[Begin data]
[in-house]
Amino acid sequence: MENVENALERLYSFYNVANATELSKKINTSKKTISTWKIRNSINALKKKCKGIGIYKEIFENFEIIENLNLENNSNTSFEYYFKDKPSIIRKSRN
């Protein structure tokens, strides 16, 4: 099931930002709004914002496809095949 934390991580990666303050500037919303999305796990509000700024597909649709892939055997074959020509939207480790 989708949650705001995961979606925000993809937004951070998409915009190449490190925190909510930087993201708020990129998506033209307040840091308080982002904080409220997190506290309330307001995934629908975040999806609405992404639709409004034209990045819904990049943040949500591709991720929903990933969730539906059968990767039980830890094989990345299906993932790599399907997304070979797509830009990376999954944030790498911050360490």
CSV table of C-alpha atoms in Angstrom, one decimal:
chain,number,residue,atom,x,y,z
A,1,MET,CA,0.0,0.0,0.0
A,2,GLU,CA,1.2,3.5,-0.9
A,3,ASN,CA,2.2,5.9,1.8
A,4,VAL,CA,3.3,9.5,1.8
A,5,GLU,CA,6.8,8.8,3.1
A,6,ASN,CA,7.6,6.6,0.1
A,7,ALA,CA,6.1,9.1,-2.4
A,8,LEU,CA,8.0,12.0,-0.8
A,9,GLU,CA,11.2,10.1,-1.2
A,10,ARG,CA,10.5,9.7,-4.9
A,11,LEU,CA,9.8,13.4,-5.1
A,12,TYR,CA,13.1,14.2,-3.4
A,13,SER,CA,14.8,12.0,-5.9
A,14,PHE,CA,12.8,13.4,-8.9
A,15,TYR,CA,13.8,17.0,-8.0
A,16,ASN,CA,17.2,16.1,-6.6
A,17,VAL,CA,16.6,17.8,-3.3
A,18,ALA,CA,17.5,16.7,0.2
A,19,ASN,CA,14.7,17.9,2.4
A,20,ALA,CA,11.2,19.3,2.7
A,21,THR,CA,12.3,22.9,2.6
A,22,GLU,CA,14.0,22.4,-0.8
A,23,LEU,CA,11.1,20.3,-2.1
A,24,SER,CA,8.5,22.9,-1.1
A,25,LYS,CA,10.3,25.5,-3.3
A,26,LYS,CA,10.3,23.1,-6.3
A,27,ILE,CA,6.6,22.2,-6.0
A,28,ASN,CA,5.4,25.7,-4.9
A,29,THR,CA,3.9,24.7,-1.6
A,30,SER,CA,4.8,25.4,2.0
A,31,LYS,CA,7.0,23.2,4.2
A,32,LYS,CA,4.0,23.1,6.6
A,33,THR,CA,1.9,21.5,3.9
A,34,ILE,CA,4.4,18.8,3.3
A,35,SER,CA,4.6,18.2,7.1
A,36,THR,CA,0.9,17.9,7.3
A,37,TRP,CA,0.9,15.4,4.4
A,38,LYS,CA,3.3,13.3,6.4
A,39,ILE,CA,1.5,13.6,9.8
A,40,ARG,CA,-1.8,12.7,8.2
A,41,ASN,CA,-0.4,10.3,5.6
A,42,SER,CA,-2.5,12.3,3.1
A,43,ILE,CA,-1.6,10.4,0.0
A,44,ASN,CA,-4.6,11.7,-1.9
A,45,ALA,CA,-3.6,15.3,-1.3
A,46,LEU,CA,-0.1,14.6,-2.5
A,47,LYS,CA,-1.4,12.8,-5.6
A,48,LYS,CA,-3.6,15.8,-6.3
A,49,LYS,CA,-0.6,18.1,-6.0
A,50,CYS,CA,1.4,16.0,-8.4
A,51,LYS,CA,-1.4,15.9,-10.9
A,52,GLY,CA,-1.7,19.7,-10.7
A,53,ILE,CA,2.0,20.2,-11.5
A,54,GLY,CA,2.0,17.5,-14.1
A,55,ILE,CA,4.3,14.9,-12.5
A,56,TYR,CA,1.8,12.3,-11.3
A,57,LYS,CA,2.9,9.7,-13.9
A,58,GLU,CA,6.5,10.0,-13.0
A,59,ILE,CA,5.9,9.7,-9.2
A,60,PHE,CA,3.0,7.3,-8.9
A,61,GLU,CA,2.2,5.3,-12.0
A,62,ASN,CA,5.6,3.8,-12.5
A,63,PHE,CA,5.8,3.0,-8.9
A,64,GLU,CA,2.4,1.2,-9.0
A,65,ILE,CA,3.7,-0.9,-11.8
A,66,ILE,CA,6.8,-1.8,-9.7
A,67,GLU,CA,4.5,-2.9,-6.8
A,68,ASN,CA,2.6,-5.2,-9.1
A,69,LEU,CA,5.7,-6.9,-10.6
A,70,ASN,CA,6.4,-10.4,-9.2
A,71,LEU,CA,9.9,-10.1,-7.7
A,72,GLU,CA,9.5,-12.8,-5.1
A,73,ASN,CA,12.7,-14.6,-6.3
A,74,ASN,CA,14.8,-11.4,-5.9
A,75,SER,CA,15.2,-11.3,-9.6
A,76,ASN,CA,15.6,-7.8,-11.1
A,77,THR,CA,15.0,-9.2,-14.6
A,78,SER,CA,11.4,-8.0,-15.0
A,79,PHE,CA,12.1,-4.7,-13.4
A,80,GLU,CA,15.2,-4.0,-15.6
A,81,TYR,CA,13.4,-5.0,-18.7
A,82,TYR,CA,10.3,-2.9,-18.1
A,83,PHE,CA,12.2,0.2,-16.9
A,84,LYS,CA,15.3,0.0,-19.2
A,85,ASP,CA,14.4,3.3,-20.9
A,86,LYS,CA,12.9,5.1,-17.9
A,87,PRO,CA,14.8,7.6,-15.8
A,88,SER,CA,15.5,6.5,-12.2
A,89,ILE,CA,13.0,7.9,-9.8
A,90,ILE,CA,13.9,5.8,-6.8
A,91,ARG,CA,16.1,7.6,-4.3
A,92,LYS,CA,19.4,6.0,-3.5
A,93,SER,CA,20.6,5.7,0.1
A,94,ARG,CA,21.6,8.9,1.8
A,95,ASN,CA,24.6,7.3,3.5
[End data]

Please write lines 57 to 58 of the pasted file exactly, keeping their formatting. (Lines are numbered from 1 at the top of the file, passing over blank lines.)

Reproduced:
A,52,GLY,CA,-1.7,19.7,-10.7
A,53,ILE,CA,2.0,20.2,-11.5